Apulian burrata

Among the various dairy specialties that undoubtedly contribute to making the name of Puglia important and famous in Italy and abroad, we find a true classic of this southern region, namely the Apulian burrata. Although it is also produced in nearby Basilicata, it can be assumed that the best-known burrata is that of Andria. Here, burrata has also obtained the protected geographical indication (IGP), which is accompanied by other variants both from the Murgia and from other areas of Puglia.

Apulian burrata
Apulian burrata ©StudioP via Canva

Its name might make you think of butter, however, we must not be misled in this sense: the Apulian burrata is obtained from cow’s milk, and is characterized by its decidedly softer consistency and also characterized by a stringy component. It is therefore the soft nature that is recalled through the name of this cheese. Inside the burrata itself we find the equally famous stracciatella, made up of shredded mozzarella and fresh artisanal cream, while the external casing is made up of stretched curd. This cheese is also characterized by its appearance which resembles a bag, considering how there is a knot to enclose all this goodness.

The origins of Apulian burrata

One might think that the origin of this Apulian specialty is to be found in a very distant past: instead, burrata was born in 1956. That year was marked by extraordinary snowfalls in the Murge, and precisely in the area between Andria and Castel del Monte, Lorenzo Bianchino, active at that time at the Piana Padula farm, had a brilliant intuition. With the snowy streets, the latter decided to replicate what was done with manteche, another famous cheese, with burrata, that is, to store the stracciatella inside a sort of bag prepared with mozzarella paste. To prevent milk and its precious derivatives from being irremediably thrown away due to the city’s supply difficulties, Mr. Bianchino invented a new type of cheese, which then became famous in our country and therefore also in the rest of the world.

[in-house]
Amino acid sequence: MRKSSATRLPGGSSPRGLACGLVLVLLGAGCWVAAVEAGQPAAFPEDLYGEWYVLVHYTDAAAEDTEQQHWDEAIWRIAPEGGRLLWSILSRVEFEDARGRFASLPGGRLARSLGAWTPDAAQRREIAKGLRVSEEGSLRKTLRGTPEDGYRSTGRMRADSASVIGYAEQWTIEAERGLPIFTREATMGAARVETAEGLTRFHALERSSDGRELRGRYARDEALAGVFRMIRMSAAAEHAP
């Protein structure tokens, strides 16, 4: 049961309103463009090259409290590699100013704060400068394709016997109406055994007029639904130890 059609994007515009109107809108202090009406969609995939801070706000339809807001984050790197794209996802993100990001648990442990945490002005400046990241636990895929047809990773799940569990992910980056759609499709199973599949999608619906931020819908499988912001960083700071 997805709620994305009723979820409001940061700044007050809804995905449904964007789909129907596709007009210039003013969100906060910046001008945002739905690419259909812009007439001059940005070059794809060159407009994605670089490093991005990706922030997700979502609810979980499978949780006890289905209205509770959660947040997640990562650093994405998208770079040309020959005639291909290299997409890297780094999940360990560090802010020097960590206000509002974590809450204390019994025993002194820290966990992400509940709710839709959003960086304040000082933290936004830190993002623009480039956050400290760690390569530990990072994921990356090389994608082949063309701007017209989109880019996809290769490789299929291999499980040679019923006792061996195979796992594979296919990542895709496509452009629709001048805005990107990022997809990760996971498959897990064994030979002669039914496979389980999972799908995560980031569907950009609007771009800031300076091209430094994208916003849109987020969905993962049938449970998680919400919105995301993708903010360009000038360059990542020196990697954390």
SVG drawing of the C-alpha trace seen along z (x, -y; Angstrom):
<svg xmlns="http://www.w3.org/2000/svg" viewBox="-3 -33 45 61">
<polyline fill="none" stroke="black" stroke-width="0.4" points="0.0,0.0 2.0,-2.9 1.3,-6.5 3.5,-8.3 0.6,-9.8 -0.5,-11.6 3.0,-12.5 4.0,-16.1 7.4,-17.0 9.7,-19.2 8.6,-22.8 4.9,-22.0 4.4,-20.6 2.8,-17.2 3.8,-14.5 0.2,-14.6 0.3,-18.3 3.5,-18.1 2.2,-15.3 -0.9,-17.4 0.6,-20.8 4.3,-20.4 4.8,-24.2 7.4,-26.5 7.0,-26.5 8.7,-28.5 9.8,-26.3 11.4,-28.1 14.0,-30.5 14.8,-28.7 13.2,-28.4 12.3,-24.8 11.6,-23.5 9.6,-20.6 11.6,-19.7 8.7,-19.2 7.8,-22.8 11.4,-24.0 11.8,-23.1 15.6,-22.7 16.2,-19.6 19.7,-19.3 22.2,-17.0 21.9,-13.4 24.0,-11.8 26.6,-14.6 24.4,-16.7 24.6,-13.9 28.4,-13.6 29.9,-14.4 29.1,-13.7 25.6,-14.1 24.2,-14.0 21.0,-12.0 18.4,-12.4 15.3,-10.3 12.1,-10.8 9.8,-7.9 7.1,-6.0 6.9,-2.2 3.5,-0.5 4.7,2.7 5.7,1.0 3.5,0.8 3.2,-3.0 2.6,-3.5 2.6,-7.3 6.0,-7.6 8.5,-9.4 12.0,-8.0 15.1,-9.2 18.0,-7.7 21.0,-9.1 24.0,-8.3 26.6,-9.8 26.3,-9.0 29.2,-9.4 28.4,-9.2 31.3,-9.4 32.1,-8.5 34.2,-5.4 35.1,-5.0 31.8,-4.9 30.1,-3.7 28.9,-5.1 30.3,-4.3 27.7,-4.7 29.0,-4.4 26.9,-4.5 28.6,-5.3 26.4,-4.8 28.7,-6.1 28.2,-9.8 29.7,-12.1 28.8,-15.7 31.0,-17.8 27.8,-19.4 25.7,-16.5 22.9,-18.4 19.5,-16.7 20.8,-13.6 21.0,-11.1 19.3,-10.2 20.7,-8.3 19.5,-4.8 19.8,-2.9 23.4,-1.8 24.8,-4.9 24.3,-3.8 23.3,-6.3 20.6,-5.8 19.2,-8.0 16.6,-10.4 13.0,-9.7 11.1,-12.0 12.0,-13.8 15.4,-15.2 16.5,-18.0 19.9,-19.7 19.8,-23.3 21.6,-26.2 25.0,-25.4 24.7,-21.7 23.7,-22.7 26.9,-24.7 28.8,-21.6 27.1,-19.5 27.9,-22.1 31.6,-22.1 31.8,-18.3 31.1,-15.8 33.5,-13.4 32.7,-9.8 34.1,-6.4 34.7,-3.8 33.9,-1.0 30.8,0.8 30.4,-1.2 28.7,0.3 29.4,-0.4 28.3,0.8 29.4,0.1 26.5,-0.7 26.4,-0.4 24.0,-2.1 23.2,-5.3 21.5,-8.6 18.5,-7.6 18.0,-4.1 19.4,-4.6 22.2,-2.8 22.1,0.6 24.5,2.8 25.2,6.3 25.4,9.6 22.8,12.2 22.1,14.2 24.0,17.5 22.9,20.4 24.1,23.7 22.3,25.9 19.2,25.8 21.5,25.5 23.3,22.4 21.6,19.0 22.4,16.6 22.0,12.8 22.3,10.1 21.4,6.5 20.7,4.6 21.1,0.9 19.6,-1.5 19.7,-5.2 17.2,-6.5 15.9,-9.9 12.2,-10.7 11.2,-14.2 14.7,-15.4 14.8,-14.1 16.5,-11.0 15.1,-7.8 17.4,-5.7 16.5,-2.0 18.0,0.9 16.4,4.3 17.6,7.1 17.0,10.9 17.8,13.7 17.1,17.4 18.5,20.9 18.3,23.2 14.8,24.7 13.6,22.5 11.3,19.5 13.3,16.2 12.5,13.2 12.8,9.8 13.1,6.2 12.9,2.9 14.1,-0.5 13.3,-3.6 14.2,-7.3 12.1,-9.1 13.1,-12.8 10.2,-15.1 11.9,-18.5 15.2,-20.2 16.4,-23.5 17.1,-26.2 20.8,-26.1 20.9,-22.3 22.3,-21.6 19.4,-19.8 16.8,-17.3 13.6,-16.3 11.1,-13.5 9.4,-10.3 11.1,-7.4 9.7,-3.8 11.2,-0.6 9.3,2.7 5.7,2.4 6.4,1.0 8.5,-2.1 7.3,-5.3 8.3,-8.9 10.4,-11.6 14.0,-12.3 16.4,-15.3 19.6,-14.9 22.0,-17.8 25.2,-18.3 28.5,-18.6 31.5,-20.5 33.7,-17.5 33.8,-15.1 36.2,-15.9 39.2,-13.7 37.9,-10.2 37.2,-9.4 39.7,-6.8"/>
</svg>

The preparation

This typical Apulian cheese is produced throughout the year, following artisanal preparation methods, which make it one of the most significant examples of the dairy art of this southern region.

  • First, we proceed to raise the temperature of the raw milk up to 35-37 degrees.
  • Subsequently, the same milk is left to ferment naturally with ad hoc ferments, or with citric or lactic acid. Fermentation ends when a pH between 6.1 and 6.2 is reached.
  • At this point, the preparation proceeds through the coagulation process, through the use of rennet, which must take place in a few minutes.
  • At this point, the curd is broken and the product obtained is left to rest so that the whey can drain.
  • Then the stretching process takes over, using boiling (sometimes salted) water.
  • After processing, the stretched curd must be frayed to be combined with the liquid cream, to prepare the stracciatella, which represents the heart of the burrata.
  • A part of the spun paste is then used at this point to create the characteristic “bags”.

To enjoy this Apulian cheese in the best way, you will have to make sure the freshness of your burrata. In fact, it is not easy to find due to transport difficulties. A good pairing is represented by consumption with tomatoes, taking care to serve the burrata with a light drizzle of extra virgin olive oil. Another way to savor this Apulian specialty is certainly in delicate bruschetta, or savory pies, pasta dishes and rolls.

Pane di Altamura
Altamura Bread

A bread created and designed to meet the needs of shepherds and farmers for whom it was an essential and daily food. In fact, they sometimes had to stay away from home for several days, in the farms, the typical farms that stood and still stand in the countryside around the city.

Apulian bombette: the recipe

The Apulian bombette are small meat rolls made with slices of capocollo (pork neck) rolled up on themselves, seasoned according to taste, skewered on the classic thin skewer and roasted. They are generally filled with pieces of Apulian canestrato cheese, salt, pepper and sometimes parsley.

orecchiette alle cime di rapa pugliesi ©katrinshine via Canva
Orecchiette with turnip greens

Orecchiette with turnip greens are one of the symbolic dishes of the Apulian gastronomic tradition, especially in the province of Bari but are prepared throughout the region.